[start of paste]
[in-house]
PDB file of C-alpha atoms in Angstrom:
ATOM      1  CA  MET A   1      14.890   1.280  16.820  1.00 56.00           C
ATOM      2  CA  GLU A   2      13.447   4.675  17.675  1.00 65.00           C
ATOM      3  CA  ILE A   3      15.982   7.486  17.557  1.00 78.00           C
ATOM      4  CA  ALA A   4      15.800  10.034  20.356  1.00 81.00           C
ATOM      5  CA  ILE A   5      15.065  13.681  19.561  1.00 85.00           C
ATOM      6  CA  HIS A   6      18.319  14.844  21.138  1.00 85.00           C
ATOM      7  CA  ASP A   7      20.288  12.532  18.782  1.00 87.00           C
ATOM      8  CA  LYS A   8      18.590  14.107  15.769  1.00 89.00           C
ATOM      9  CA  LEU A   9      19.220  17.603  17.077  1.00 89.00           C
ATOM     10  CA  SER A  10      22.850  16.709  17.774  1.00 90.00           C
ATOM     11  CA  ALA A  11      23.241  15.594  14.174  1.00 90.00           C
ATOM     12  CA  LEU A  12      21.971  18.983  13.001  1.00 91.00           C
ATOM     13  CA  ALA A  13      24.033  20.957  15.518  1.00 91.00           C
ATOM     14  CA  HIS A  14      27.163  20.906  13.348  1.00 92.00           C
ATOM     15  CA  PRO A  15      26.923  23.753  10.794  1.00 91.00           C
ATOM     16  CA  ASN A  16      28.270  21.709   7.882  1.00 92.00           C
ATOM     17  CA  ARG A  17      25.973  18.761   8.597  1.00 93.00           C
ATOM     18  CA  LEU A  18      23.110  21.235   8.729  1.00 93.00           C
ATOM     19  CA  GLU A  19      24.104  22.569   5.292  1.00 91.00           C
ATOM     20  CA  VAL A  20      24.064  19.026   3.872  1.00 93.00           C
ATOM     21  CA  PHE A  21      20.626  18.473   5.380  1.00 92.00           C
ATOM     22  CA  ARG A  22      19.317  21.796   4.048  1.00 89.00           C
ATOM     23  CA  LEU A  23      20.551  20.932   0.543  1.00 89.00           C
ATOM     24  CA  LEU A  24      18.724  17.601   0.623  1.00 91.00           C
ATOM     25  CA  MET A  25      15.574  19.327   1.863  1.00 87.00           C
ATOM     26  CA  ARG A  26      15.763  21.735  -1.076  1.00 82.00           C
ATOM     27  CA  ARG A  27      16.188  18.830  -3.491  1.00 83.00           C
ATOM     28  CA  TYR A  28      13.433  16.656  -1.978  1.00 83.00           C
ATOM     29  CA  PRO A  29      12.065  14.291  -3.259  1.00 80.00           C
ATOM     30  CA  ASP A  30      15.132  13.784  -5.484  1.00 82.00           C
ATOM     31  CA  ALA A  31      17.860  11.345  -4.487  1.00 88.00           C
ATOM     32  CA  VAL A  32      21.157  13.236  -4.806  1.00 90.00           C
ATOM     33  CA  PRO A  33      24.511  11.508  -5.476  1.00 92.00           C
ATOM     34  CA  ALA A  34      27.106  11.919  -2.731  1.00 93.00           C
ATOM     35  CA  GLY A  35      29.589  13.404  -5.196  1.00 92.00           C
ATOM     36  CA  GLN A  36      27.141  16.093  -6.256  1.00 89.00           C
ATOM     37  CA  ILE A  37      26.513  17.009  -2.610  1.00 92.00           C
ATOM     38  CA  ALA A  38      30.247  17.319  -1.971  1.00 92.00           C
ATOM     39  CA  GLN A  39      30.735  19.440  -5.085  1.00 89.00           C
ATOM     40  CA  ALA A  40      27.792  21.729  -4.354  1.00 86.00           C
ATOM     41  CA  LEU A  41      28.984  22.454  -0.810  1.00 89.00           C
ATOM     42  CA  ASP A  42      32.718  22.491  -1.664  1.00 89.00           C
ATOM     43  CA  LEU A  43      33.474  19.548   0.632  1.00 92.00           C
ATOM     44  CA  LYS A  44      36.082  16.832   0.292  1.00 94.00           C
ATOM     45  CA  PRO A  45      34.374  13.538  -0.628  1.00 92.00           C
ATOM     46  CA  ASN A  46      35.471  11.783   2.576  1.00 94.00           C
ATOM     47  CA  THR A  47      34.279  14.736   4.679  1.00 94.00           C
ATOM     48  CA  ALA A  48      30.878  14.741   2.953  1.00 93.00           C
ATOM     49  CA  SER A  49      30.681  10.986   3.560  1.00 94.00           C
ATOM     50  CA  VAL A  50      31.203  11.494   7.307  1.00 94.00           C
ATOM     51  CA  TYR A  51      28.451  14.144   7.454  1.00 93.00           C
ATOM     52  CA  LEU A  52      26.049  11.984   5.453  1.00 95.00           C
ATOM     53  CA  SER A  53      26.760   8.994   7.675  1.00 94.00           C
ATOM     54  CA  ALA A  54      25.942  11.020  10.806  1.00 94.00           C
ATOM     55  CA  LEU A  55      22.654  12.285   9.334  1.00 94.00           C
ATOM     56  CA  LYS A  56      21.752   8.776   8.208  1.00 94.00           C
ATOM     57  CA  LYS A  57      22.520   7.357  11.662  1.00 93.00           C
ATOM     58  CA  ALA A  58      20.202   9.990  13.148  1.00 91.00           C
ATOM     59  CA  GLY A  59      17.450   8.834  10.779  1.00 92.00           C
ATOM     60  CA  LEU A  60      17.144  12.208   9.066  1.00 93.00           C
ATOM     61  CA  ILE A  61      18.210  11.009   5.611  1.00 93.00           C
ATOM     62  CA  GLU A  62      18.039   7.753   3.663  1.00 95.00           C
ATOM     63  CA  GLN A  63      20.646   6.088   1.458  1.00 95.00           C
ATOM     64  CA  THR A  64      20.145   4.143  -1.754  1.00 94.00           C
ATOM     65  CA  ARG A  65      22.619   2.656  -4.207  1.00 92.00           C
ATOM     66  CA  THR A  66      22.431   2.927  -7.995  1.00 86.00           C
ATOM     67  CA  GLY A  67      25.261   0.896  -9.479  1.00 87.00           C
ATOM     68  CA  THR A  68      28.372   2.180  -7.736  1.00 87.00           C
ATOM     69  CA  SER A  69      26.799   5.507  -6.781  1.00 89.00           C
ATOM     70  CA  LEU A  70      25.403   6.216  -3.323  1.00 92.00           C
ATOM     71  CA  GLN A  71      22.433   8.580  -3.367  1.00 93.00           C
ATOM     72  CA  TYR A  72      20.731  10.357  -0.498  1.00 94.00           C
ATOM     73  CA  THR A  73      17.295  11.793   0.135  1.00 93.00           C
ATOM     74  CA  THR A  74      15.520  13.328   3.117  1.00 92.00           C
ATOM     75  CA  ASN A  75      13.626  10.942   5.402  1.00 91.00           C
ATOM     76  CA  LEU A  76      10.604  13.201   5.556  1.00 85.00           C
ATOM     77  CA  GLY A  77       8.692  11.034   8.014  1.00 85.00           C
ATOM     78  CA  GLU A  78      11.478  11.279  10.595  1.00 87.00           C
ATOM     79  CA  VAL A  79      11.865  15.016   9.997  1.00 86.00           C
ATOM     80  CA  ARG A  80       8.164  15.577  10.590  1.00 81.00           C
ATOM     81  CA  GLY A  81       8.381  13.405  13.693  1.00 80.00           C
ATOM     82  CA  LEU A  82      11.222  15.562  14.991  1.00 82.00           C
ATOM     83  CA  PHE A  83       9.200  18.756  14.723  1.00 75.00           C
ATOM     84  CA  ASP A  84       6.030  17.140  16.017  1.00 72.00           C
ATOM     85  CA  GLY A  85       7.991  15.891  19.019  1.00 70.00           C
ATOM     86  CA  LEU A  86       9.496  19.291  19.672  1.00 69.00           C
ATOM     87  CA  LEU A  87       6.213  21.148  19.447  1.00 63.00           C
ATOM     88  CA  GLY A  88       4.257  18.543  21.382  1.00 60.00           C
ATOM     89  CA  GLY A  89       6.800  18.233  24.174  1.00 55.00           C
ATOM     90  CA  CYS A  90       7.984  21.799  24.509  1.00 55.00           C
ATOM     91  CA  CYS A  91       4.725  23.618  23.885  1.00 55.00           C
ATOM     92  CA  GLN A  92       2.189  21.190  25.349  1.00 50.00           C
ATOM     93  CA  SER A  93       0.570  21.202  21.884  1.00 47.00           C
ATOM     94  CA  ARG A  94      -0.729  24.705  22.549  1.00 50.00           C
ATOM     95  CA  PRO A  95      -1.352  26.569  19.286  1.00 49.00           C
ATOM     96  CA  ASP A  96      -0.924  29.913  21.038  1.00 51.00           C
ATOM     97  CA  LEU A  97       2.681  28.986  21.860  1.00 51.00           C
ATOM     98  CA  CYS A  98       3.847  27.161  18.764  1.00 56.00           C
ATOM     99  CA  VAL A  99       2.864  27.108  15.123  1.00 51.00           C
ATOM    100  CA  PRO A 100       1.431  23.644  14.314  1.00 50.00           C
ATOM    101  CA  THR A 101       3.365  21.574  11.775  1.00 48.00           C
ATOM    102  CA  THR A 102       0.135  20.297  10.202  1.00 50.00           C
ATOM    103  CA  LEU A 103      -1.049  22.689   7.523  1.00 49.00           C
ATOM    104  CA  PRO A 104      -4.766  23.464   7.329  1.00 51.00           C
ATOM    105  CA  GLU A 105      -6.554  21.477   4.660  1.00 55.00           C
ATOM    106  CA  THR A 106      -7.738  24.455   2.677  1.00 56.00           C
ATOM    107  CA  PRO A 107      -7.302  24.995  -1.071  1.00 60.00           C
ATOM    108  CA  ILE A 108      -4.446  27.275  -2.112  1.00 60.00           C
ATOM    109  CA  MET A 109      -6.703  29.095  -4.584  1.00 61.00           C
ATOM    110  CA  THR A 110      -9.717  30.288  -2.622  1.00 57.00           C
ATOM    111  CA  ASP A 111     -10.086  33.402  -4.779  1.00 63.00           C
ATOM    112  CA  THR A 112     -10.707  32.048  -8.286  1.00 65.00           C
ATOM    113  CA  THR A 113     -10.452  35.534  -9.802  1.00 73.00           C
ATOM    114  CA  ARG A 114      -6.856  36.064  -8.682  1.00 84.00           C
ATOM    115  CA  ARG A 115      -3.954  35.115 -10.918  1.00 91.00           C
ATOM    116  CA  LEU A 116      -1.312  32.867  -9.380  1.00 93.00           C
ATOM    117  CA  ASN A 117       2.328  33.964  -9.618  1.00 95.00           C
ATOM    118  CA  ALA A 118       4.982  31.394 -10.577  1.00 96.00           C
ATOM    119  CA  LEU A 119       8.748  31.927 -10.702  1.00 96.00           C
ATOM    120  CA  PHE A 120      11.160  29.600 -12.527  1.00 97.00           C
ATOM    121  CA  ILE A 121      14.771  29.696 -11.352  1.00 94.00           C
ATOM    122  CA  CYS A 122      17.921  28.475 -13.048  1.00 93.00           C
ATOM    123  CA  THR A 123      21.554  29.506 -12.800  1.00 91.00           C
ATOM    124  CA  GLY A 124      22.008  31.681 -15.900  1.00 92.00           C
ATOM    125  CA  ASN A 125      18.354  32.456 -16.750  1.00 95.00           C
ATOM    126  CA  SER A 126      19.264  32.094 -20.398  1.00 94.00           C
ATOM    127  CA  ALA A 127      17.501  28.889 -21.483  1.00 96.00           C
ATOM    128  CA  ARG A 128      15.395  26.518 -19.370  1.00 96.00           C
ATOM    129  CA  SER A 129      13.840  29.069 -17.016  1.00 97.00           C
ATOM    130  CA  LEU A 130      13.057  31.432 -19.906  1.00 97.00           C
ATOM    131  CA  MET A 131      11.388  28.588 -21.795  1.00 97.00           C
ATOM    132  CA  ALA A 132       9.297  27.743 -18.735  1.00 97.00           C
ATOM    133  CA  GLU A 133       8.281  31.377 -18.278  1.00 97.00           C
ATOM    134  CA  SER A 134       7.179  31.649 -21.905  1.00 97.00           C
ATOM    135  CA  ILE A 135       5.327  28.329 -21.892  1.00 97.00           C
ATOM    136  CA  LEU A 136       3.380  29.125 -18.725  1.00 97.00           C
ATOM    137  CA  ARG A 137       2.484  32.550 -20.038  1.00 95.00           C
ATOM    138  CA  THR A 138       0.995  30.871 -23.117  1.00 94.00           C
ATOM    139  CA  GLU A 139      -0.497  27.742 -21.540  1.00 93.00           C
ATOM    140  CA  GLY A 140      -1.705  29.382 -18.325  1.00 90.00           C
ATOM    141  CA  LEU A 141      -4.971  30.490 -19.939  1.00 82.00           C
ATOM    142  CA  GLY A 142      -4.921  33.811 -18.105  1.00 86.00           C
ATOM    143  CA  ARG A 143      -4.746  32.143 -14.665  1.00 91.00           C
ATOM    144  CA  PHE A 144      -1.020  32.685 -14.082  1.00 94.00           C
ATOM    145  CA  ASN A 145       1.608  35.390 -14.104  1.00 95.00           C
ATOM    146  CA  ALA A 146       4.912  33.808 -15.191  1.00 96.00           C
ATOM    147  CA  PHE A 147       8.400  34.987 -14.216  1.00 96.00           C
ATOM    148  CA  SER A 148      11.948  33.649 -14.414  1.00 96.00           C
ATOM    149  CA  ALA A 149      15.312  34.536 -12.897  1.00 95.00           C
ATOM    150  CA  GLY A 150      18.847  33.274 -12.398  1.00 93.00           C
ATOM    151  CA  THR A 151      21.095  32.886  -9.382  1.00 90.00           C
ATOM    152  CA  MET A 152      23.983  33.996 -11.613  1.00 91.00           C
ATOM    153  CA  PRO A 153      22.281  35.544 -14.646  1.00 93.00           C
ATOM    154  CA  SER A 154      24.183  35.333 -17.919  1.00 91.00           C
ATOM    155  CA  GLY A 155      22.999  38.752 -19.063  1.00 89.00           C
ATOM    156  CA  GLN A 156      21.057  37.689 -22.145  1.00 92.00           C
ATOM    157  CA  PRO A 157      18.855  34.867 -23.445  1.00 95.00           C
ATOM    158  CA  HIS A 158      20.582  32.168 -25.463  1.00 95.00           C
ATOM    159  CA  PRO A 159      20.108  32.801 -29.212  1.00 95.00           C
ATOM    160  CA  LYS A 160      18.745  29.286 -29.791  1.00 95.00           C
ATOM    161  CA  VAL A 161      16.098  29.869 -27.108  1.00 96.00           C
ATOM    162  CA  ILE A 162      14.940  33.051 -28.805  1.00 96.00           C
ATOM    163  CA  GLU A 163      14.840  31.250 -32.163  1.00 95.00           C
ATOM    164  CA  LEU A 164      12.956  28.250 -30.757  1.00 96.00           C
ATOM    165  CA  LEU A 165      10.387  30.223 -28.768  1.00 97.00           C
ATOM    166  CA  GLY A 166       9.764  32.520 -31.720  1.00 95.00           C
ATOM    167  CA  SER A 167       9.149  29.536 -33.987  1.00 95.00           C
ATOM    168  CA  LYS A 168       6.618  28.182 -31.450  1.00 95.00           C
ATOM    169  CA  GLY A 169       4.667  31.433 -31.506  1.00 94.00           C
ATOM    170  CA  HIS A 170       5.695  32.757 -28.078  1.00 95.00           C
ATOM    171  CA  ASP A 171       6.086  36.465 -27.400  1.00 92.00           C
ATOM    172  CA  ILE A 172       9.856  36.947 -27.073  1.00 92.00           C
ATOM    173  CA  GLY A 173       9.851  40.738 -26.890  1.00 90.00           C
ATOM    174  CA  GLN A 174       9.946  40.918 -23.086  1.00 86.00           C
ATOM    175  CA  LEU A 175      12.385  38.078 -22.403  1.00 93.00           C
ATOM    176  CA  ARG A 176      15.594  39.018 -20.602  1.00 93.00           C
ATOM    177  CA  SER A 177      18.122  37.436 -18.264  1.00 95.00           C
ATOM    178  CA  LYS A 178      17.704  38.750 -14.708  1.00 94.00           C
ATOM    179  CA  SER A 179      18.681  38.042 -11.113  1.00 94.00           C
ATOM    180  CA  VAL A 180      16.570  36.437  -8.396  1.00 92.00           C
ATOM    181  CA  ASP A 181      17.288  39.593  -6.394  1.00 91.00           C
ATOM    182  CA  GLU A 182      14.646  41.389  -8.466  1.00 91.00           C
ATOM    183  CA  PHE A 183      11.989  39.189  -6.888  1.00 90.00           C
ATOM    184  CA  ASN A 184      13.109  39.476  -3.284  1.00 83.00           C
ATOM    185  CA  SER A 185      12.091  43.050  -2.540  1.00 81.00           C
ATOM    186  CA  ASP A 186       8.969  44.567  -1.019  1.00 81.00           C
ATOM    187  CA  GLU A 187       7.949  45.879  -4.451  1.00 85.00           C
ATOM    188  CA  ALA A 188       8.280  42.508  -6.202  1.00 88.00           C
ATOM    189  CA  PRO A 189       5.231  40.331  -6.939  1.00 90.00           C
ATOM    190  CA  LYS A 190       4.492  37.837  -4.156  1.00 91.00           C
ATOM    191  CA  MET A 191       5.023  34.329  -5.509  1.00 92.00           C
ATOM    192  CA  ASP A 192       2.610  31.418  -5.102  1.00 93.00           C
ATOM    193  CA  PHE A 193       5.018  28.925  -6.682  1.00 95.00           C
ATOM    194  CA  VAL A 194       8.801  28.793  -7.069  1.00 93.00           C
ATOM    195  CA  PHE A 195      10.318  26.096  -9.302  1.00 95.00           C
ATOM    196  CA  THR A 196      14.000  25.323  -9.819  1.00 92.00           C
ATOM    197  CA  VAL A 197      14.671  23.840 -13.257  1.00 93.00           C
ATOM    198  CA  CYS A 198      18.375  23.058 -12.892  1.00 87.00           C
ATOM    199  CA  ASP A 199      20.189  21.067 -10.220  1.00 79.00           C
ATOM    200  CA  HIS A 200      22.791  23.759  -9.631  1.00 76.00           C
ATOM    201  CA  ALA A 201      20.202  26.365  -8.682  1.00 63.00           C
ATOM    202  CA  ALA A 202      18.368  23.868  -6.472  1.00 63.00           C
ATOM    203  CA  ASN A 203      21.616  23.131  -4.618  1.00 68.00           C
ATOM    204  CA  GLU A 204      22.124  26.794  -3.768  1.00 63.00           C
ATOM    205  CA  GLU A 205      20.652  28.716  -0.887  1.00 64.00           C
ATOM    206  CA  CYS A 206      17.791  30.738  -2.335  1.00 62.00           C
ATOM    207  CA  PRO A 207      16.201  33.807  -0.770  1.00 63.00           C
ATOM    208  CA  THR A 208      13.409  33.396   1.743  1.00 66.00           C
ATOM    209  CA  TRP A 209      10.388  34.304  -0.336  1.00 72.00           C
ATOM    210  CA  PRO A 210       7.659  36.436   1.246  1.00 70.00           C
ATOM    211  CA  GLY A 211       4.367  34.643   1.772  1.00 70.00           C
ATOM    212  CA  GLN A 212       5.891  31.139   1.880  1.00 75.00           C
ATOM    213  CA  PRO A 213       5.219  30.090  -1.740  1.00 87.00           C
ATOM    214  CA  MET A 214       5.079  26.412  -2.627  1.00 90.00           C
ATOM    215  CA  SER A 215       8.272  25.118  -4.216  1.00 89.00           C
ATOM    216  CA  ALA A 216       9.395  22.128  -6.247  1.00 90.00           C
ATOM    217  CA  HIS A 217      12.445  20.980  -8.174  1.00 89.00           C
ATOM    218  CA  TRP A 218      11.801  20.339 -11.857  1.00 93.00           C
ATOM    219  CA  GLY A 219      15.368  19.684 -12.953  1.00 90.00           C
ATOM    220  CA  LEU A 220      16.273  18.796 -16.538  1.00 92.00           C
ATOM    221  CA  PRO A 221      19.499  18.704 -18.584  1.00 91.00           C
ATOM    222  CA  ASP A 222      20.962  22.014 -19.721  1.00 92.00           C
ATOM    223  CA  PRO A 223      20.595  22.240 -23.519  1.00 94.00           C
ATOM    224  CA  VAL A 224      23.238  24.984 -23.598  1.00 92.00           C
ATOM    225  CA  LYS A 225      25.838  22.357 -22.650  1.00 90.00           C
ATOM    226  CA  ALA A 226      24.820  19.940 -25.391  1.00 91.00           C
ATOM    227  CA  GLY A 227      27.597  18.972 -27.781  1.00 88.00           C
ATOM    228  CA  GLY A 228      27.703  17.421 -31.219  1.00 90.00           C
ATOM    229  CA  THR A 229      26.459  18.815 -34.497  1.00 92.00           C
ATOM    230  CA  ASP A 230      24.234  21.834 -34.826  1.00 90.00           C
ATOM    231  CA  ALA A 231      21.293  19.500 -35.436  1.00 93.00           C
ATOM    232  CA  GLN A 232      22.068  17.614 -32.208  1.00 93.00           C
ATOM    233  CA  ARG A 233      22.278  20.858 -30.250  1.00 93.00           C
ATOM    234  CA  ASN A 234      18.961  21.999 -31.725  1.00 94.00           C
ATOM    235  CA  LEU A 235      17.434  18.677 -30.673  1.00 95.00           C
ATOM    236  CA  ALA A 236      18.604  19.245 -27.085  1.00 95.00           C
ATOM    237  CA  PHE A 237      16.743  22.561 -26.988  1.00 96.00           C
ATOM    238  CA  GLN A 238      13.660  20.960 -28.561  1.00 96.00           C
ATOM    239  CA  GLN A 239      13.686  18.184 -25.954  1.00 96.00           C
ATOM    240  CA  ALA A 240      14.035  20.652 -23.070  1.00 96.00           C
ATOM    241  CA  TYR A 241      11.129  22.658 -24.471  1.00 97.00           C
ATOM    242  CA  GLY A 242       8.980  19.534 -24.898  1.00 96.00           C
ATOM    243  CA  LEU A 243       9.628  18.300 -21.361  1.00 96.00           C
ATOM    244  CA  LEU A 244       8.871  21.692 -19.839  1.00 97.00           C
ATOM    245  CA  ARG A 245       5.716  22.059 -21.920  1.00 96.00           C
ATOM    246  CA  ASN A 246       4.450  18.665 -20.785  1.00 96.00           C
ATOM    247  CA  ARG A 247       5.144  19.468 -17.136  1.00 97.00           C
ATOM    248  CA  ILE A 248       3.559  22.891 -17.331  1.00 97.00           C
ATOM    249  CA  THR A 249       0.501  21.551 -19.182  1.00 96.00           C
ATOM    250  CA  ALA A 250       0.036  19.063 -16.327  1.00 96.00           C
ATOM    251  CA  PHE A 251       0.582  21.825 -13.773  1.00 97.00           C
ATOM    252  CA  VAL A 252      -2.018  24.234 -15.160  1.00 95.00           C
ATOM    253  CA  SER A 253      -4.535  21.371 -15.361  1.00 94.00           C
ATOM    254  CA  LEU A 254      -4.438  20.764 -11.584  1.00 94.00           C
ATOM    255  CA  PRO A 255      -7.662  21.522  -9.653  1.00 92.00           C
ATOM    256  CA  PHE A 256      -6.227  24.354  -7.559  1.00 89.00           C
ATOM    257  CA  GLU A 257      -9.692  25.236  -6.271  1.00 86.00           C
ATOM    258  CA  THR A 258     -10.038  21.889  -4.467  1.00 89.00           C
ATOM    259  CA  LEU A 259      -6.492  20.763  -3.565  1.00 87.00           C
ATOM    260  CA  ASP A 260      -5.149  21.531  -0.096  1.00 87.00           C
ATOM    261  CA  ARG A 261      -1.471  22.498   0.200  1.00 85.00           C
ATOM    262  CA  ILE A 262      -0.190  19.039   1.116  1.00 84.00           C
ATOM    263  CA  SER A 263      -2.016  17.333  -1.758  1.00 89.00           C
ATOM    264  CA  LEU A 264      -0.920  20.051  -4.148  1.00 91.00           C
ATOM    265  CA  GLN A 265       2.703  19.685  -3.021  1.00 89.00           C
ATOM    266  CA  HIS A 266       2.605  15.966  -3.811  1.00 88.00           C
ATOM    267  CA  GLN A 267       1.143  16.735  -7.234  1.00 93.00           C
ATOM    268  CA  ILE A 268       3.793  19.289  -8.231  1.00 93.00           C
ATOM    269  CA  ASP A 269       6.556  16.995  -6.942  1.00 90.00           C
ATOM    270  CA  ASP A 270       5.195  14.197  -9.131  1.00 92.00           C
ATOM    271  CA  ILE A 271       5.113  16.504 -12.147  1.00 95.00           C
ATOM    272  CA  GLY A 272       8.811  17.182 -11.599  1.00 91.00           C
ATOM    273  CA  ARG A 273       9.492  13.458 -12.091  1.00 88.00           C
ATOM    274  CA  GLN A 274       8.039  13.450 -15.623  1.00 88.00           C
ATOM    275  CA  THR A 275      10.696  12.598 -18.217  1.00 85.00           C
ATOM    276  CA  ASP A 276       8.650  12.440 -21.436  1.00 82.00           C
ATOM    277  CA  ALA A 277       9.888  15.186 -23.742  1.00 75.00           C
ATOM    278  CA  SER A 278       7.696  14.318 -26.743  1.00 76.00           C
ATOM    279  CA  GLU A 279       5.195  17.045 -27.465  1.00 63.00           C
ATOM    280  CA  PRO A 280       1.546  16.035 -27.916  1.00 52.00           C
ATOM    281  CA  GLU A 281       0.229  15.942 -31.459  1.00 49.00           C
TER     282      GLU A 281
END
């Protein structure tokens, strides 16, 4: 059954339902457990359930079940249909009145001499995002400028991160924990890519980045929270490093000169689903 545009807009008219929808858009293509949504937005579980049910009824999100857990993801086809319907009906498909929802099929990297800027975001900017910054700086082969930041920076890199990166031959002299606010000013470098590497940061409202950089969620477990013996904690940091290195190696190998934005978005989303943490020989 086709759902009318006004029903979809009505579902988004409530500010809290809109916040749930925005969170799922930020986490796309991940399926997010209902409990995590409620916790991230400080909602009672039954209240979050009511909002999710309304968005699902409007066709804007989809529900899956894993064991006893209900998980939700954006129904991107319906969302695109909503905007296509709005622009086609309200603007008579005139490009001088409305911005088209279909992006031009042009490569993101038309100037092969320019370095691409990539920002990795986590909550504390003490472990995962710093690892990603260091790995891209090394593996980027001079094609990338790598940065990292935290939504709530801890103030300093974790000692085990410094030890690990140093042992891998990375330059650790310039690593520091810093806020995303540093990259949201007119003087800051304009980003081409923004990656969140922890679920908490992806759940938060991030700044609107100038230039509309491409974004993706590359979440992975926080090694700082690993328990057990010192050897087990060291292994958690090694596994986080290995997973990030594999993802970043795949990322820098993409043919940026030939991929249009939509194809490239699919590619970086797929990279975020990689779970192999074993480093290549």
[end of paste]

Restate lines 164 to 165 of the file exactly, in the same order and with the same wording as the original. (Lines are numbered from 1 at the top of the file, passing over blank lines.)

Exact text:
ATOM    162  CA  ILE A 162      14.940  33.051 -28.805  1.00 96.00           C
ATOM    163  CA  GLU A 163      14.840  31.250 -32.163  1.00 95.00           C